After experimenting I found it best to connect up the Stackshot and start up Helicon Remote first. Then I connected the camera and used EOS Utility to control the camera, with liveview. Make sure that as you step the Stackshot, EOS Utility view changes on your screen. If the view doesn’t update it signifies there may be a conflict somewhere between software.
The usual stackshot control functions are there – just no camera stuff.
Here’s the view on my other monitor showing the liveview camera setup.
A simple stack of 21 photos is quick to stitch as JPEGs.
Here’s the depth map (and usual ‘confusion’ in the out of focus background).
I tried several stacking methods, but a quick look at the detail in the image shows camera shake.
The setup is more than robust enough for the 1/13th second exposure.
It turns out that the stackshot was firing the shutter immediately the rail had been moved. My 4 second delay set in the HR Stackshot preferences was fine for Helicon Remote firing the shutter, but not the direct connection. Setting a 2 second shutter delay in EOS Utility fixed this – no more vibration.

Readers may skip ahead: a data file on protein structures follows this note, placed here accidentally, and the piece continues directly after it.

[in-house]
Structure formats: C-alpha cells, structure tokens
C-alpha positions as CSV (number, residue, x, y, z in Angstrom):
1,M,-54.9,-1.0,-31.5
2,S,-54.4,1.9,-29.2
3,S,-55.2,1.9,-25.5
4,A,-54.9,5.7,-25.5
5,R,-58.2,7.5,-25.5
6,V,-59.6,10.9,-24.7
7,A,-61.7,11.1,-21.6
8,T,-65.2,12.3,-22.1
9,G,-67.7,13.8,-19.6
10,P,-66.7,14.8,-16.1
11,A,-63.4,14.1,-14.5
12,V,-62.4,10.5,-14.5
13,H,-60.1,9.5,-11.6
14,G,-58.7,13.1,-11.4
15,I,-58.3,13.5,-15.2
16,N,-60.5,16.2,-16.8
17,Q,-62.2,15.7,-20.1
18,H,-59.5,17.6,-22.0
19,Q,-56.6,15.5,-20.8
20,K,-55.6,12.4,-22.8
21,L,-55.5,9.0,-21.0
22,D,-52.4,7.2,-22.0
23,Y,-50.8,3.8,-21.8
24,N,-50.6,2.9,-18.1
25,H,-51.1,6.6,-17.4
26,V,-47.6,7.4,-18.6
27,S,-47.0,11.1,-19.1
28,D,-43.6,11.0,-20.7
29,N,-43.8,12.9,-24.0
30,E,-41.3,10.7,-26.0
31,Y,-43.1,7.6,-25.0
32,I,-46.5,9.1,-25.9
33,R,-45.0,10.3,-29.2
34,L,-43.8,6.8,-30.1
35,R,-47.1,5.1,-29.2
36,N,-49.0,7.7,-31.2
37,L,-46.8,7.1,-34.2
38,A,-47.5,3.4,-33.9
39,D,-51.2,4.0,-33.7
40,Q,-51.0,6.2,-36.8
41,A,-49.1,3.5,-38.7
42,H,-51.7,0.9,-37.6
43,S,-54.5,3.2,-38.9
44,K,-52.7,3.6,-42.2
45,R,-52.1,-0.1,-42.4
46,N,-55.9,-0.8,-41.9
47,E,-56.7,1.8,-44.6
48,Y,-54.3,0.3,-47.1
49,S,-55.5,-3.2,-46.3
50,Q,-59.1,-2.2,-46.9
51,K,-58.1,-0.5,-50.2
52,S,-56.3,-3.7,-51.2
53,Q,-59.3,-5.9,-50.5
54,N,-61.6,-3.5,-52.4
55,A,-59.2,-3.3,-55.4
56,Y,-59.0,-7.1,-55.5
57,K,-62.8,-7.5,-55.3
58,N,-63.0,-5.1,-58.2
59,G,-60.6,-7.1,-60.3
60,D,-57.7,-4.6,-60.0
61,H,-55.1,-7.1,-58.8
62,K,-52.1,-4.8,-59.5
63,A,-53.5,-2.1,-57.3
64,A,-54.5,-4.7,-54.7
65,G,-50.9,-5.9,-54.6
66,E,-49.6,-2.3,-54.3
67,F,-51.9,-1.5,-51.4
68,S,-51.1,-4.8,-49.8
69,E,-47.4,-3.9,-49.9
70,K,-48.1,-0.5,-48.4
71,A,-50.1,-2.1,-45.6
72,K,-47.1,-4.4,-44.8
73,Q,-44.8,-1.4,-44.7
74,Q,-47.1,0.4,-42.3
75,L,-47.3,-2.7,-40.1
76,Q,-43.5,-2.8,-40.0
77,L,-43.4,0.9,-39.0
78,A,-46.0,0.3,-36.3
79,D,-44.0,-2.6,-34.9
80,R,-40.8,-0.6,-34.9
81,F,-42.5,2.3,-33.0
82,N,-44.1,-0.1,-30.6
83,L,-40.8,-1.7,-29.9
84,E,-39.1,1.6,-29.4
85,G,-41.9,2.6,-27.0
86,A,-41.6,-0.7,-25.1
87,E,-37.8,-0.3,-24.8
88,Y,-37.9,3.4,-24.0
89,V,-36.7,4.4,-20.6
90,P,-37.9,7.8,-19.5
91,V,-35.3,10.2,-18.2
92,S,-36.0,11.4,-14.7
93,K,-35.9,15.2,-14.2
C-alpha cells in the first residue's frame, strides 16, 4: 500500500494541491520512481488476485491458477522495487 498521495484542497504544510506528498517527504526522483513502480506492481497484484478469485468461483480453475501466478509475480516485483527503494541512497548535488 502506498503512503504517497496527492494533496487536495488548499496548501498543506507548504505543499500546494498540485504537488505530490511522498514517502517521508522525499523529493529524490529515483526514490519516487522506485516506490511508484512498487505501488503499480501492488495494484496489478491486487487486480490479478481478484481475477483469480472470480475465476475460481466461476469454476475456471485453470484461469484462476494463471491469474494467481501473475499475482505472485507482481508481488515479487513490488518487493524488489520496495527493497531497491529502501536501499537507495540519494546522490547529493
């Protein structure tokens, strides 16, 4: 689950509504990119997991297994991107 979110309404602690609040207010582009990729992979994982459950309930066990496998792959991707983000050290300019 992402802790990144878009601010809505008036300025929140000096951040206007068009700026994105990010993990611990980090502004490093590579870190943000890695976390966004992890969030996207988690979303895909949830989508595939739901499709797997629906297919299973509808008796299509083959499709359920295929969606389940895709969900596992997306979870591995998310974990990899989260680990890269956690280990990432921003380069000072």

A new stack of 39 shots.
This almost fixed it, apart from the stackshot rail returning to its start position after the last shot. The shutter fired during the return motion.
The simple fix for this – add an extra unwanted shot at the end of the stack.
Note the sharper image, but you can still get soft parts where repair or more fine tuning of stacking parameters will be needed.
The whole image (~1:1 ‘lifesize’) showing a 1/4″ to 3/4″ tripod adapter (it’s 1/4″ inside).
Other cameras – Panasonic S1R
In part of my review of the Panasonic S1R I looked at using the camera’s high resolution mode for obtaining ~187MP multi exposure shots.
Here’s the camera on the stackshot rail, whilst testing the Laowa 100mm f/2.8 2X Ultra-Macro APO lens [review]